Solar modules at many of Invenergy’s solar projects are mounted on trackers that follow the path of the sun throughout the day. Many of these sites use a control logic that dynamically adjusts individual rows to maximize captured sunlight.

This is particularly helpful on cloudy days. However, when groups of modules are moving on different trajectories it can be difficult to detect trackers that are deviating as intended from those that are behaving incorrectly. Overlooking these small inefficiencies can greatly affect a site’s productivity, making it critical to find a way to better identify underperforming trackers.

The Process:

Invenergy Services’ Operations Engineering team implemented an algorithm to detect problematic tracker angles. Dubbed the Tracker Anomaly Detection Algorithm (TADA), Data Scientist Axel De Mendoza adapted a density-based spatial clustering of applications with noise (DBSCAN) algorithm to analyze the performance datasets of a single utility-scale solar facility. 

TADA creates clusters for groups of trackers based on the angles at which they are operating, such as a group of trackers obstructed by the environment that have different tracking settings, a group of trackers on a tilted surface that have different tracking settings, or a group of trackers adjusting to clouds covering only that area.

TADA examines data taken the previous day of each tracker’s angle, which is taken at five-minute intervals every operating hour. Trackers not closely following any of the clusters of trackers are flagged as anomalous by DBSCAN. TADA awards a score based on how many times throughout the day each tracker was flagged as anomalous, and a report of the entire analysis is sent to the site’s manager, technicians, and Invenergy’s operations engineers in Chicago. The graph below shows how an anomalous tracker is compared to a tracker cluster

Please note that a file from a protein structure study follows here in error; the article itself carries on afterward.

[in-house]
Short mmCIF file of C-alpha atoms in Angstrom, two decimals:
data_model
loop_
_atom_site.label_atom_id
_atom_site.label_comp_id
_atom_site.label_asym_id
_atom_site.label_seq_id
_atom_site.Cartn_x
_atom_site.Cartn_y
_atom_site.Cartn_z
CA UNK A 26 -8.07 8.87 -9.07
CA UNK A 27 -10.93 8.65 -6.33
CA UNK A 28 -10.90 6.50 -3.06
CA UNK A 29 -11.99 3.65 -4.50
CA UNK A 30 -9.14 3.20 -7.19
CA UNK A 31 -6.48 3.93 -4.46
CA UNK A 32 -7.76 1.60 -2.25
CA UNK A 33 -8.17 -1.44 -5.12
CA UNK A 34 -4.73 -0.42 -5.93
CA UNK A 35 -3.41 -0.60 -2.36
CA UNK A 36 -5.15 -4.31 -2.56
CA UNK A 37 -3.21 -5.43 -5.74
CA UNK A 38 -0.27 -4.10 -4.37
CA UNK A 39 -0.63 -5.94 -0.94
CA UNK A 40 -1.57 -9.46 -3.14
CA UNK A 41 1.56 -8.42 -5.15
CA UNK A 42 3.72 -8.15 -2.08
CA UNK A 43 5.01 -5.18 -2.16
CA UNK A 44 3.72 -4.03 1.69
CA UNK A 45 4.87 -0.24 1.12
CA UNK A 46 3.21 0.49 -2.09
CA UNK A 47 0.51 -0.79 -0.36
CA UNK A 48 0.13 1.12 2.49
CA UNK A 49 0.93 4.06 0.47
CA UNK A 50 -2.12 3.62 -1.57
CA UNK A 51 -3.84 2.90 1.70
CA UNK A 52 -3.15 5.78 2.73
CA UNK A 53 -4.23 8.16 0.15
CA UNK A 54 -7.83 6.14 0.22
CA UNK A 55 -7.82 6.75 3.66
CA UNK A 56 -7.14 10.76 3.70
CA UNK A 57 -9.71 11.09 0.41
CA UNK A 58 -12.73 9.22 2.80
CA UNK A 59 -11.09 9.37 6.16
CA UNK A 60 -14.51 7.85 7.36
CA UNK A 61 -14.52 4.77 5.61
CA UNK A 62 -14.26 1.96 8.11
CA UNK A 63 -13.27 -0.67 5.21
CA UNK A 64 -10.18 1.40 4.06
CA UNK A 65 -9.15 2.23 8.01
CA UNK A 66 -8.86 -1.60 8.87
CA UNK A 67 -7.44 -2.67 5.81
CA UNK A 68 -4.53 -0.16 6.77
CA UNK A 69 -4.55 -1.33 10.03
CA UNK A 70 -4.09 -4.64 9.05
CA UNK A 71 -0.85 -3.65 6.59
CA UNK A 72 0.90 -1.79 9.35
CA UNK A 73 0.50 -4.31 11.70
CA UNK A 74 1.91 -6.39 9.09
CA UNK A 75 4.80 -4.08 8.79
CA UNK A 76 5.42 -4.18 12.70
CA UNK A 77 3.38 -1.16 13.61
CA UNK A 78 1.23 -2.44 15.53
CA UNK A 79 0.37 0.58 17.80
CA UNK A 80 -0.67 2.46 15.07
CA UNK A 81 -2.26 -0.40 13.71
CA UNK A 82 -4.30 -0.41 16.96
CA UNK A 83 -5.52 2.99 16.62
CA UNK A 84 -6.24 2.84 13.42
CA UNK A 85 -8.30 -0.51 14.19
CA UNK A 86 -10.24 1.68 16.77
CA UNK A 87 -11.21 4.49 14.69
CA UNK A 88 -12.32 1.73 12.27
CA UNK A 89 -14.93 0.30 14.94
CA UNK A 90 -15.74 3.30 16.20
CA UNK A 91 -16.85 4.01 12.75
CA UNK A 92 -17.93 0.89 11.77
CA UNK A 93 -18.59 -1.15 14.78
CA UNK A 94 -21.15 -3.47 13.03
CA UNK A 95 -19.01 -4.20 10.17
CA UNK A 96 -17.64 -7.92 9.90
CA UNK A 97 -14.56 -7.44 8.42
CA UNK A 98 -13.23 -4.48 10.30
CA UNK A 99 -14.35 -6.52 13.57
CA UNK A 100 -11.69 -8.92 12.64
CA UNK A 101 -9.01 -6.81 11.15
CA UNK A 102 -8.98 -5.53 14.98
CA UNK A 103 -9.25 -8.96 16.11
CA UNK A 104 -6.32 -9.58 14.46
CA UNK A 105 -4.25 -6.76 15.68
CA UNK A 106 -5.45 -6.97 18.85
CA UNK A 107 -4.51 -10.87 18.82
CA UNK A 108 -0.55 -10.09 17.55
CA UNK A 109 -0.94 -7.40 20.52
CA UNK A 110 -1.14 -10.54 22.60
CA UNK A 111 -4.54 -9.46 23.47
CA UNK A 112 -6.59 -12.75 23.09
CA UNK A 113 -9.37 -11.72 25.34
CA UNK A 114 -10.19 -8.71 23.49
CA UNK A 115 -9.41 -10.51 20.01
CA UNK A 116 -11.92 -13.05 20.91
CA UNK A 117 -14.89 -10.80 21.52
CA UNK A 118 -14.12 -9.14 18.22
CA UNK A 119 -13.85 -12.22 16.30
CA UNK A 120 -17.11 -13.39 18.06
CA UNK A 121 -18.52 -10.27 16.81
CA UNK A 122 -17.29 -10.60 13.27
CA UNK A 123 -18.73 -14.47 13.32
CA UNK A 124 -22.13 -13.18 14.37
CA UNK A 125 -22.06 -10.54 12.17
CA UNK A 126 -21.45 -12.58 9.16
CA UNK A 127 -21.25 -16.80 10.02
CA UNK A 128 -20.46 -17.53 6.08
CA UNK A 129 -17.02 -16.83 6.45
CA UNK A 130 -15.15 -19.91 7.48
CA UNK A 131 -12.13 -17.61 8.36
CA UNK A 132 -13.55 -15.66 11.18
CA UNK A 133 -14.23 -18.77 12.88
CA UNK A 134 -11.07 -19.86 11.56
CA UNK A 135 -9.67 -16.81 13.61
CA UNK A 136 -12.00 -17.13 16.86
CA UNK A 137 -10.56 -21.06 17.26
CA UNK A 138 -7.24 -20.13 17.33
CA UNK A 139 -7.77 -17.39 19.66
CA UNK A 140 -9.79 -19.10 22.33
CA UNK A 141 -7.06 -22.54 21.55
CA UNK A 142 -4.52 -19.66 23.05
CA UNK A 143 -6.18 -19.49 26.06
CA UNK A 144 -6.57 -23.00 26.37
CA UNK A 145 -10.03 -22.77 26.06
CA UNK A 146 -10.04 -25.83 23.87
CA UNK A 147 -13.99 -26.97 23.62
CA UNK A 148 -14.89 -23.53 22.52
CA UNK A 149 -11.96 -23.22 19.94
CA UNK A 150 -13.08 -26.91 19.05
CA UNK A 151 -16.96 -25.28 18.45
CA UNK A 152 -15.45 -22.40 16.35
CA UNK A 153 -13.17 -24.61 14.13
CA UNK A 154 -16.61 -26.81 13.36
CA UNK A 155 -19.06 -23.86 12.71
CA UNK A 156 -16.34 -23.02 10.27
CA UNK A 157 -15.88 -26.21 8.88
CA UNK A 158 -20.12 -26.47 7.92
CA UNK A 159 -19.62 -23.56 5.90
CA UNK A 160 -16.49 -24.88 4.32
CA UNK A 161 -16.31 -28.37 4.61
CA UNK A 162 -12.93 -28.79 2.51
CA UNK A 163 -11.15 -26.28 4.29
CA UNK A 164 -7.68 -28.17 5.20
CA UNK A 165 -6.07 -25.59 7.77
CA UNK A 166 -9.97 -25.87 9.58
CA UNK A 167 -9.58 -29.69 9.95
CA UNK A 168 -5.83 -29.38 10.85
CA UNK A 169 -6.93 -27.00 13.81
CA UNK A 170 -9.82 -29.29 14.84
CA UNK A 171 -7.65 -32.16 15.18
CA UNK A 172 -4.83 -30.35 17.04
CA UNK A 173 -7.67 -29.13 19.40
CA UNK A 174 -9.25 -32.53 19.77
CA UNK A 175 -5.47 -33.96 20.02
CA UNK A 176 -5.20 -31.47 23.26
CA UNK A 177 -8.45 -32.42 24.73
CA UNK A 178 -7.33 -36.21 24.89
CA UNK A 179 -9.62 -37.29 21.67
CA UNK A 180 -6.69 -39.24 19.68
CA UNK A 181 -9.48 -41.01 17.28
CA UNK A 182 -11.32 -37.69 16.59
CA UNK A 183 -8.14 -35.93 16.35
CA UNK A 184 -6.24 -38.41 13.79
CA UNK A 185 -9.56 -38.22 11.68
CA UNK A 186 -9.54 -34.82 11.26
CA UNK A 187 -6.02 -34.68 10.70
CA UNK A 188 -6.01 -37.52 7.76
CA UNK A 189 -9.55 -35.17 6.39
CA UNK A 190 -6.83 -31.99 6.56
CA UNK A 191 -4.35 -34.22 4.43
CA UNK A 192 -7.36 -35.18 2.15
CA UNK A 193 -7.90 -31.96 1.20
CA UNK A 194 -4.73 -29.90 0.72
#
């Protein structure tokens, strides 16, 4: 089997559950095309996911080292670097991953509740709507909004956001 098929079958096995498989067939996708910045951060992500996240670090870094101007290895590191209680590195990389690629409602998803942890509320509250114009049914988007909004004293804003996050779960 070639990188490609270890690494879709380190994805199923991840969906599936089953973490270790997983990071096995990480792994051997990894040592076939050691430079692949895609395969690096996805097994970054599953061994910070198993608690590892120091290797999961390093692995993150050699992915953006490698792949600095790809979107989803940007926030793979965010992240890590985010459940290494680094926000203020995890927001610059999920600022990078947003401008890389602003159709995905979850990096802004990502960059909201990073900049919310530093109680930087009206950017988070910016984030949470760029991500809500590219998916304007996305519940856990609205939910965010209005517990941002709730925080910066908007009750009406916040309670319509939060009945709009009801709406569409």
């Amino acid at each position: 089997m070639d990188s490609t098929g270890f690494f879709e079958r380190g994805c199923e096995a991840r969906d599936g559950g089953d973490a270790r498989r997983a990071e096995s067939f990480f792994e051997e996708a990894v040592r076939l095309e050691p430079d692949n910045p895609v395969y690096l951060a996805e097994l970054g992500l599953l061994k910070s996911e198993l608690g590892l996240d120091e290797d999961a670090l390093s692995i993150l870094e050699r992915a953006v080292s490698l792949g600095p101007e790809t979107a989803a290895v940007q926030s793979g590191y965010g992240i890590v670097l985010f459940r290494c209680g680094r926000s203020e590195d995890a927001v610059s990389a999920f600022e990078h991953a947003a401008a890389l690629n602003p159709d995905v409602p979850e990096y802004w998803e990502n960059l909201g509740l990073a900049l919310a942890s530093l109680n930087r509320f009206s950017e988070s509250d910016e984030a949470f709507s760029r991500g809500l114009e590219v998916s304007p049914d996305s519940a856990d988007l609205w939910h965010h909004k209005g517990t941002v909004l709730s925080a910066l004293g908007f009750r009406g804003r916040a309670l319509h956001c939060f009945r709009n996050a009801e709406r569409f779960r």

The Results:

TADA was operated for approximately one year at a utility-scale solar site, and the results were promising. As designed, TADA excelled at detecting tracker issues, which ranged from bad batteries to faulty gears.

The TADA results exceeded De Mendoza’s expectations. Identifying – and correcting – this number of trackers would have been much more difficult if TADA hadn’t been in place, and the algorithm was especially helpful in identifying anomalous trackers in areas where conventional methods of data collection might not be able to distinguish subtle angle discrepancies. TADA is being expanded to the rest of Invenergy Services’ portfolio, which is rapidly approaching 1-gigawatt(GW) under operations and scaling to 5 GW by the end of 2023.

“Using TADA was a unique approach to detecting tracker performance, and there was a bit of a challenge in summarizing and translating the algorithm’s outputs in a way that would be useful for the site technicians,” says De Mendoza.

But as any owner can attest, trackers off by even a slight degree can impact site productivity, but innovations like TADA will help boost the reliability, productivity, and financial viability of solar projects large and small.